Drinking water and the environment

Plastic bottles are a major problem for the environment and our health. Not only does the poor ecological balance thanks to the packing material and energy used to transport the water have an impact on our environment, but also their disposal and the related pollution.

The true cost of drinking water from bottle

Drinking water from bottles instead of from the tap is very bad for the environment. The journey of a supermarket bottle of water usually includes many stages that all consume a significant amount of energy.

  • production of plastic bottles or washing/sterilizing glass bottles
  • production of the outer packaging
  • filling
  • transport to the wholesaler/distribution warehouse
  • transport to the retailer/individual store
  • transport home
  • disposal of the bottles in the trash, recycling of the materials, or returning for reuse in a deposit system

Bottled water that travels more than 200 km to its consumer uses 0.12 liters of oil per liter of water. If the water comes from a distance of 1,000 km, this figure jumps to up to 0.32 liters of oil per liter of water.

Water from the tap, however, only uses the equivalent of 0.0003 liters oil per liter of drinking water.

Drinking water as commodity

Various studies and documentaries have addressed the commercialization of our drinking water by the suppliers of bottled water, which, after all, is nothing other than water from a spring or even tap water, which is then bottled and often sold for a thousand times the original cost.

The American documentary "Bottled Life" garnered a lot of attention in recent years. The filmmakers take a critical look at the business deals done by Nestlé, the leading provider of bottled water on the market. The following video is the trailer for the documentary.

The entire documentary can be found here:

Bottled Life – the movie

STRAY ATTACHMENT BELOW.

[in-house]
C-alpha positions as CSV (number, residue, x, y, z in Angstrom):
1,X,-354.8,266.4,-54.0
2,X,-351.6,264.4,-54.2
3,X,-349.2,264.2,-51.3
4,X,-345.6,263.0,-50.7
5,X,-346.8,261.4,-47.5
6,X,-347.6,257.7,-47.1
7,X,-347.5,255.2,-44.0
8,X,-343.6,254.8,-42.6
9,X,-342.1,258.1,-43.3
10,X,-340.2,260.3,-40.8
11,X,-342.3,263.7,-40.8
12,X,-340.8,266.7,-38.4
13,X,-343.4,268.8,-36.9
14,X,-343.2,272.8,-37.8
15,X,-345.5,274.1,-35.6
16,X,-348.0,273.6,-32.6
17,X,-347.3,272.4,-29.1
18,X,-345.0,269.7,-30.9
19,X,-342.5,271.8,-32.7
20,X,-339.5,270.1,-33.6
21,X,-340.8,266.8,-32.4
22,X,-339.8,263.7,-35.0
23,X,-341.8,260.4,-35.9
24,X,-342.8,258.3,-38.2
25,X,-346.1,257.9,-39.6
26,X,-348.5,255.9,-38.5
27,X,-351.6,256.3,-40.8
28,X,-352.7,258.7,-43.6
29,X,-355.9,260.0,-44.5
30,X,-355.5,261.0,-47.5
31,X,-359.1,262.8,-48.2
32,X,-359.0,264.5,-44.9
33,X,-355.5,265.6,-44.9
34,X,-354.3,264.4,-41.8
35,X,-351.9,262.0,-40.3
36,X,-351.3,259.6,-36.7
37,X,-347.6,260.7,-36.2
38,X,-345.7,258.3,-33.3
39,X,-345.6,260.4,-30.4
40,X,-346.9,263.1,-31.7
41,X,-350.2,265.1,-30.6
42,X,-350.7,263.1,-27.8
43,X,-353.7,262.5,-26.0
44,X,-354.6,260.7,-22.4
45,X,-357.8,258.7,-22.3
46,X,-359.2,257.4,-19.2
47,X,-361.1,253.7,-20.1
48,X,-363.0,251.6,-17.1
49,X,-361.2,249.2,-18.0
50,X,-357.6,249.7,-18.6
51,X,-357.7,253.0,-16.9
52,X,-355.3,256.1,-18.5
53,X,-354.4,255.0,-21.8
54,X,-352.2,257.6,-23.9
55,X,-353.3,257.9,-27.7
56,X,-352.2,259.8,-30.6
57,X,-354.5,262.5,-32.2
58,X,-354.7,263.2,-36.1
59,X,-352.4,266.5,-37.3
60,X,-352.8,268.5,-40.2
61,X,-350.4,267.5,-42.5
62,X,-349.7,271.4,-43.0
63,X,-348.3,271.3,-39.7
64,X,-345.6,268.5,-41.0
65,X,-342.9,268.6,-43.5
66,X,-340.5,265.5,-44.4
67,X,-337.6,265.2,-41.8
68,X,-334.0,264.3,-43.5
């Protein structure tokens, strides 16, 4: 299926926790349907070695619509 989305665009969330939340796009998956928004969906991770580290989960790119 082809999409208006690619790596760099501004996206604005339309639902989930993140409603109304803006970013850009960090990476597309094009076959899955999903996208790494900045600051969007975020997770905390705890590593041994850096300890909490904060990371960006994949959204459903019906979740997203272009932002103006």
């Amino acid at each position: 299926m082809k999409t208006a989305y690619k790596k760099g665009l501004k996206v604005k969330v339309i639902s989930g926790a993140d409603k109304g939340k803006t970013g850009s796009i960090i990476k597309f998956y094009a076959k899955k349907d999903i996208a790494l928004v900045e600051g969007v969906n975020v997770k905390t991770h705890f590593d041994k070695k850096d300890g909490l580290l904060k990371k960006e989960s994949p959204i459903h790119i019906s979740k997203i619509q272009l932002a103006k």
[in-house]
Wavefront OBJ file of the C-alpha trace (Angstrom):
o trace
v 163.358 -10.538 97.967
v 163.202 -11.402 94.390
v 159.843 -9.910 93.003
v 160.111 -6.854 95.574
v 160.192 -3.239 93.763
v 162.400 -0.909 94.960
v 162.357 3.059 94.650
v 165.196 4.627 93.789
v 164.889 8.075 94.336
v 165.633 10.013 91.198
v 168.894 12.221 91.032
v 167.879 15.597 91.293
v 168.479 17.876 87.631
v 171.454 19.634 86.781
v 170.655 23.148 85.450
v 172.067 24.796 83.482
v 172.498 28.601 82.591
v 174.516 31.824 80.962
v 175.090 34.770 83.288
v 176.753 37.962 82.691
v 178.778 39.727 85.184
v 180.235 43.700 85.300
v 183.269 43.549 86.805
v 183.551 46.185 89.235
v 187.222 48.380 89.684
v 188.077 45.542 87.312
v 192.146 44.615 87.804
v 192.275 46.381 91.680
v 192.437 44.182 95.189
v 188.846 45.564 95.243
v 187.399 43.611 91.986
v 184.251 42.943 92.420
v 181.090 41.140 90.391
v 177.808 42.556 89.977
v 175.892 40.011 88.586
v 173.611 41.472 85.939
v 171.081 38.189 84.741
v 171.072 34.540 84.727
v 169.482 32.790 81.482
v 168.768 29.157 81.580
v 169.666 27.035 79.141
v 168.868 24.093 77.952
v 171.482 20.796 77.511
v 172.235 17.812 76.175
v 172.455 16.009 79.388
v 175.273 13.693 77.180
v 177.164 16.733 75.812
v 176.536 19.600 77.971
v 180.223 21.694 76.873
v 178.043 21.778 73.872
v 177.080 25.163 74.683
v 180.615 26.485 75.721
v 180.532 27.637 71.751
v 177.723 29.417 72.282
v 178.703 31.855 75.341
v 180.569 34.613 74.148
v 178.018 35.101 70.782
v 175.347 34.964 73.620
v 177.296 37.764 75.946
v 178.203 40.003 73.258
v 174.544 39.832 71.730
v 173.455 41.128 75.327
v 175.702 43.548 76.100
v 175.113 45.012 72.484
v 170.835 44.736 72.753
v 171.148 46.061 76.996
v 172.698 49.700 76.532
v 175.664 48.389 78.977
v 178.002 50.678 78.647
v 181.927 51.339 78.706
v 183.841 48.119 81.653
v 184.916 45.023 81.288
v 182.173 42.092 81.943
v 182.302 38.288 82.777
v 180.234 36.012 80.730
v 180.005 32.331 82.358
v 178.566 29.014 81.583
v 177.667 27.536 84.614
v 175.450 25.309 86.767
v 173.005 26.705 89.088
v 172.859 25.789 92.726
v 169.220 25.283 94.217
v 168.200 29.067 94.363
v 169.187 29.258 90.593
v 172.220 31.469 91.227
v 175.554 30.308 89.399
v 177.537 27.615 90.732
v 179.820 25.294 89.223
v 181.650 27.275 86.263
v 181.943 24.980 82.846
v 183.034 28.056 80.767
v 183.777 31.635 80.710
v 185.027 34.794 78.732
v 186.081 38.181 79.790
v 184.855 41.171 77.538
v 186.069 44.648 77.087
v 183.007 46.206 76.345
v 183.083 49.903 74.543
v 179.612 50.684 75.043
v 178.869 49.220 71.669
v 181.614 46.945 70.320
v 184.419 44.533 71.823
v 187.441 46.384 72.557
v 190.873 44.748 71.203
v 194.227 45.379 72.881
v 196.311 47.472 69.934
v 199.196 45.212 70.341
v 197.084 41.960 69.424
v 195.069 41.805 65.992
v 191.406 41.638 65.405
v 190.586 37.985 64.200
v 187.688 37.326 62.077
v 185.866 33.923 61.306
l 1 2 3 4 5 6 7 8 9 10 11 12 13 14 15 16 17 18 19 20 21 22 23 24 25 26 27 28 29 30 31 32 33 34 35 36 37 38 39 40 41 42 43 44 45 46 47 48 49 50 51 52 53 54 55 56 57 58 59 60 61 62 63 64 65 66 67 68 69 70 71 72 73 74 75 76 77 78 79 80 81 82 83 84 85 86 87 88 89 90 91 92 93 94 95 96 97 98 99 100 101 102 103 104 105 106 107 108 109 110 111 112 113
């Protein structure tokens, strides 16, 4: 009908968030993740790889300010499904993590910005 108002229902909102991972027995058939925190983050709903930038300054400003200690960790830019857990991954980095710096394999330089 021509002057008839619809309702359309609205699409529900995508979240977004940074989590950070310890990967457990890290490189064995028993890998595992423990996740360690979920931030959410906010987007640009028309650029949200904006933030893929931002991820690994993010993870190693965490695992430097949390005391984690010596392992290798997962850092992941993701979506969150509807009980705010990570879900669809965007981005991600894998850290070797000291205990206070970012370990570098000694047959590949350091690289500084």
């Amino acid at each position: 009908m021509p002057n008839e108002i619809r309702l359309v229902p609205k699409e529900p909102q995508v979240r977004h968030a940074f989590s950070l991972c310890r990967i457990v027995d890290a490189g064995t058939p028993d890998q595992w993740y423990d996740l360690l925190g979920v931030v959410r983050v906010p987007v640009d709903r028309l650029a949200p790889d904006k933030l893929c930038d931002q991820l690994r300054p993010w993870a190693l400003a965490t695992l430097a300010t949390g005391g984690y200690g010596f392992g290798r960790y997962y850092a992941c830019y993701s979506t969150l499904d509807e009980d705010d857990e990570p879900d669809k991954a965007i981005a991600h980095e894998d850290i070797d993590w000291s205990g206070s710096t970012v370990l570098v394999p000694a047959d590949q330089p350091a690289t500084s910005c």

Plastic bottles in our environment

The motion of the waves and UV light eventually break down the plastic waste that makes its way into our seas, eventually even crushing the plastic down to a fine powder. As the plastic gets broken down into ever smaller pieces, it is consumed by various marine life instead of or in place of their normal food. Starting with the plankton, the plastic particles containing toxic, cancer-causing chemicals such as DDT and polychlorinated biphenyls begin to make their way up the food chain. Eventually, the plastic waste and its toxins eventually reaches food meant for human consumption.

You want to give up using plastic bottles?

Plastic micro-particles in the sea

In the 1980s, scientists still assumed that plastic particles were not relevant to the environment since like seaweed they are colonized by algae and other microorganisms. The scientific journal Environmental Science & Technology reported a study showing the presence of plastic micro-particles on many beaches on all six continents. These probably include fleece and other fibers from clothing made of synthetic materials. Studies have found as many as 1,900 tiny plastic particles in the water draining off a single load of laundry.

"Every little piece of plastic manufactured in the past 50 years that has reached the sea is still in there somewhere."
(Tony Andrady, Chemist, American Research Triangle Institute)

Plastic waste is destroying marine ecosystems

Plastic waste has a significant impact on marine ecosystems. Larger sea creatures are especially at risk of mechanical injury, such as seals getting stuck in crates and fish and dolphins getting tangled up in abandoned fishing nets.

"At least 136 marine species are known to strangle themselves by getting entangled on a regular basis in garbage thrown in the sea" – German Federal Environmental Office

Albatrosses and fulmars confuse the bits of garbage with food and eat them. They feel full, but they eventually starve because their stomachs are full of garbage. Whales and dolphins are also consuming the waste. Charles Curtis Ebbesmeyer found a 100 pieces of plastic in a dead baby albatross that had been fed to it by its parents (National Geographic 10/2005).

Source: Wikipedia